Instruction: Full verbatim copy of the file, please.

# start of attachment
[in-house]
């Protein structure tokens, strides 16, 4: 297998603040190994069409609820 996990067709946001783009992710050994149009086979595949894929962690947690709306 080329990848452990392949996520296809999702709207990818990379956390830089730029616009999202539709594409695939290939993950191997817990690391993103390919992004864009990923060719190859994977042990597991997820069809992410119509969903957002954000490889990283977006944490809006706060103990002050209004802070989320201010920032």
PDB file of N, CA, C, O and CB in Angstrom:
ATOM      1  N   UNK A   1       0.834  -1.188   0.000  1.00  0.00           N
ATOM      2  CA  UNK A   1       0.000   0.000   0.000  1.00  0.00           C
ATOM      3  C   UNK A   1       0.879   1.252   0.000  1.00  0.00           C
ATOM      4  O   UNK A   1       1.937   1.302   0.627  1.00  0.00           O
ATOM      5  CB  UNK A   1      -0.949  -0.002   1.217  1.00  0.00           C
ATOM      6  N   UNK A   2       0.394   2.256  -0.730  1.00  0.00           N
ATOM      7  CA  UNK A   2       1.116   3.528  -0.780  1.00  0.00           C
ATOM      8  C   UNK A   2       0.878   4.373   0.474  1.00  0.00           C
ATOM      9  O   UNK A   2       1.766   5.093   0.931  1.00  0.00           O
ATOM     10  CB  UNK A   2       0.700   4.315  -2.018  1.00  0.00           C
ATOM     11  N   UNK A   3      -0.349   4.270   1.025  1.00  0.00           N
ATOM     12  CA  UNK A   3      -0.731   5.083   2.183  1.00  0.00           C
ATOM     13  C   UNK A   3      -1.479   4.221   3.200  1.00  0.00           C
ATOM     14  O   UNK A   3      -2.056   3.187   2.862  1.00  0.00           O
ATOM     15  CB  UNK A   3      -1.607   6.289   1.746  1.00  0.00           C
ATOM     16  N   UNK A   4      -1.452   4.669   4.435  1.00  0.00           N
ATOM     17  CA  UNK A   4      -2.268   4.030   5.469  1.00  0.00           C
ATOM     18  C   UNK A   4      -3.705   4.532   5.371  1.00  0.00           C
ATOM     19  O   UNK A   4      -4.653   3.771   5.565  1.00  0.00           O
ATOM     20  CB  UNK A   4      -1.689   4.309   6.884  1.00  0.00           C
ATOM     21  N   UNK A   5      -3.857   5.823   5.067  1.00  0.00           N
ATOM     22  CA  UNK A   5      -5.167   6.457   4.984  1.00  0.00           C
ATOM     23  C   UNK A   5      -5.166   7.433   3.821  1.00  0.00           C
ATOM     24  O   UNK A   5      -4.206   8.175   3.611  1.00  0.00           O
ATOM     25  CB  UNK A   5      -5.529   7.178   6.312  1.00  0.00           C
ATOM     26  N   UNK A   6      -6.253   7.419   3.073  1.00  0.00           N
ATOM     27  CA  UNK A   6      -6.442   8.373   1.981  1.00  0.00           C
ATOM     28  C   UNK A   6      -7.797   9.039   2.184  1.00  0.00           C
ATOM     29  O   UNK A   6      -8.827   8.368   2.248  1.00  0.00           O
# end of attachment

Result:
[in-house]
């Protein structure tokens, strides 16, 4: 297998603040190994069409609820 996990067709946001783009992710050994149009086979595949894929962690947690709306 080329990848452990392949996520296809999702709207990818990379956390830089730029616009999202539709594409695939290939993950191997817990690391993103390919992004864009990923060719190859994977042990597991997820069809992410119509969903957002954000490889990283977006944490809006706060103990002050209004802070989320201010920032």
PDB file of N, CA, C, O and CB in Angstrom:
ATOM      1  N   UNK A   1       0.834  -1.188   0.000  1.00  0.00           N
ATOM      2  CA  UNK A   1       0.000   0.000   0.000  1.00  0.00           C
ATOM      3  C   UNK A   1       0.879   1.252   0.000  1.00  0.00           C
ATOM      4  O   UNK A   1       1.937   1.302   0.627  1.00  0.00           O
ATOM      5  CB  UNK A   1      -0.949  -0.002   1.217  1.00  0.00           C
ATOM      6  N   UNK A   2       0.394   2.256  -0.730  1.00  0.00           N
ATOM      7  CA  UNK A   2       1.116   3.528  -0.780  1.00  0.00           C
ATOM      8  C   UNK A   2       0.878   4.373   0.474  1.00  0.00           C
ATOM      9  O   UNK A   2       1.766   5.093   0.931  1.00  0.00           O
ATOM     10  CB  UNK A   2       0.700   4.315  -2.018  1.00  0.00           C
ATOM     11  N   UNK A   3      -0.349   4.270   1.025  1.00  0.00           N
ATOM     12  CA  UNK A   3      -0.731   5.083   2.183  1.00  0.00           C
ATOM     13  C   UNK A   3      -1.479   4.221   3.200  1.00  0.00           C
ATOM     14  O   UNK A   3      -2.056   3.187   2.862  1.00  0.00           O
ATOM     15  CB  UNK A   3      -1.607   6.289   1.746  1.00  0.00           C
ATOM     16  N   UNK A   4      -1.452   4.669   4.435  1.00  0.00           N
ATOM     17  CA  UNK A   4      -2.268   4.030   5.469  1.00  0.00           C
ATOM     18  C   UNK A   4      -3.705   4.532   5.371  1.00  0.00           C
ATOM     19  O   UNK A   4      -4.653   3.771   5.565  1.00  0.00           O
ATOM     20  CB  UNK A   4      -1.689   4.309   6.884  1.00  0.00           C
ATOM     21  N   UNK A   5      -3.857   5.823   5.067  1.00  0.00           N
ATOM     22  CA  UNK A   5      -5.167   6.457   4.984  1.00  0.00           C
ATOM     23  C   UNK A   5      -5.166   7.433   3.821  1.00  0.00           C
ATOM     24  O   UNK A   5      -4.206   8.175   3.611  1.00  0.00           O
ATOM     25  CB  UNK A   5      -5.529   7.178   6.312  1.00  0.00           C
ATOM     26  N   UNK A   6      -6.253   7.419   3.073  1.00  0.00           N
ATOM     27  CA  UNK A   6      -6.442   8.373   1.981  1.00  0.00           C
ATOM     28  C   UNK A   6      -7.797   9.039   2.184  1.00  0.00           C
ATOM     29  O   UNK A   6      -8.827   8.368   2.248  1.00  0.00           O